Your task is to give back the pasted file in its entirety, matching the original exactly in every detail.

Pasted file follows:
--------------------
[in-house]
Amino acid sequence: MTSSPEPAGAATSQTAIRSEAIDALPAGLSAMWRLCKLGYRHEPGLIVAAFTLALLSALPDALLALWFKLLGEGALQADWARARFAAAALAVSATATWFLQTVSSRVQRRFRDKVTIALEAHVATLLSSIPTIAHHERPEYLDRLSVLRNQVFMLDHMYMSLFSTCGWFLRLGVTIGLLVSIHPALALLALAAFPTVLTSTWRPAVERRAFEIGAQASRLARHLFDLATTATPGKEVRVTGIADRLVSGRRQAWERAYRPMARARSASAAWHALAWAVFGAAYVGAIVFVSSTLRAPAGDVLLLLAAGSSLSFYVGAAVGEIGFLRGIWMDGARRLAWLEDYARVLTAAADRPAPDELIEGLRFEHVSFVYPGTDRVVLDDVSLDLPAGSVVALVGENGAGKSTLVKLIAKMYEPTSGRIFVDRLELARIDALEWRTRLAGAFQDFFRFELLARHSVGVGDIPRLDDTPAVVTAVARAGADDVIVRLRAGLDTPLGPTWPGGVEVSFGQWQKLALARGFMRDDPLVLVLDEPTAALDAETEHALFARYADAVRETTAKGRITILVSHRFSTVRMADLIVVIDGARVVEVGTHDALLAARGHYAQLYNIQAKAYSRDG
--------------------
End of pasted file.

[in-house]
Amino acid sequence: MTSSPEPAGAATSQTAIRSEAIDALPAGLSAMWRLCKLGYRHEPGLIVAAFTLALLSALPDALLALWFKLLGEGALQADWARARFAAAALAVSATATWFLQTVSSRVQRRFRDKVTIALEAHVATLLSSIPTIAHHERPEYLDRLSVLRNQVFMLDHMYMSLFSTCGWFLRLGVTIGLLVSIHPALALLALAAFPTVLTSTWRPAVERRAFEIGAQASRLARHLFDLATTATPGKEVRVTGIADRLVSGRRQAWERAYRPMARARSASAAWHALAWAVFGAAYVGAIVFVSSTLRAPAGDVLLLLAAGSSLSFYVGAAVGEIGFLRGIWMDGARRLAWLEDYARVLTAAADRPAPDELIEGLRFEHVSFVYPGTDRVVLDDVSLDLPAGSVVALVGENGAGKSTLVKLIAKMYEPTSGRIFVDRLELARIDALEWRTRLAGAFQDFFRFELLARHSVGVGDIPRLDDTPAVVTAVARAGADDVIVRLRAGLDTPLGPTWPGGVEVSFGQWQKLALARGFMRDDPLVLVLDEPTAALDAETEHALFARYADAVRETTAKGRITILVSHRFSTVRMADLIVVIDGARVVEVGTHDALLAARGHYAQLYNIQAKAYSRDG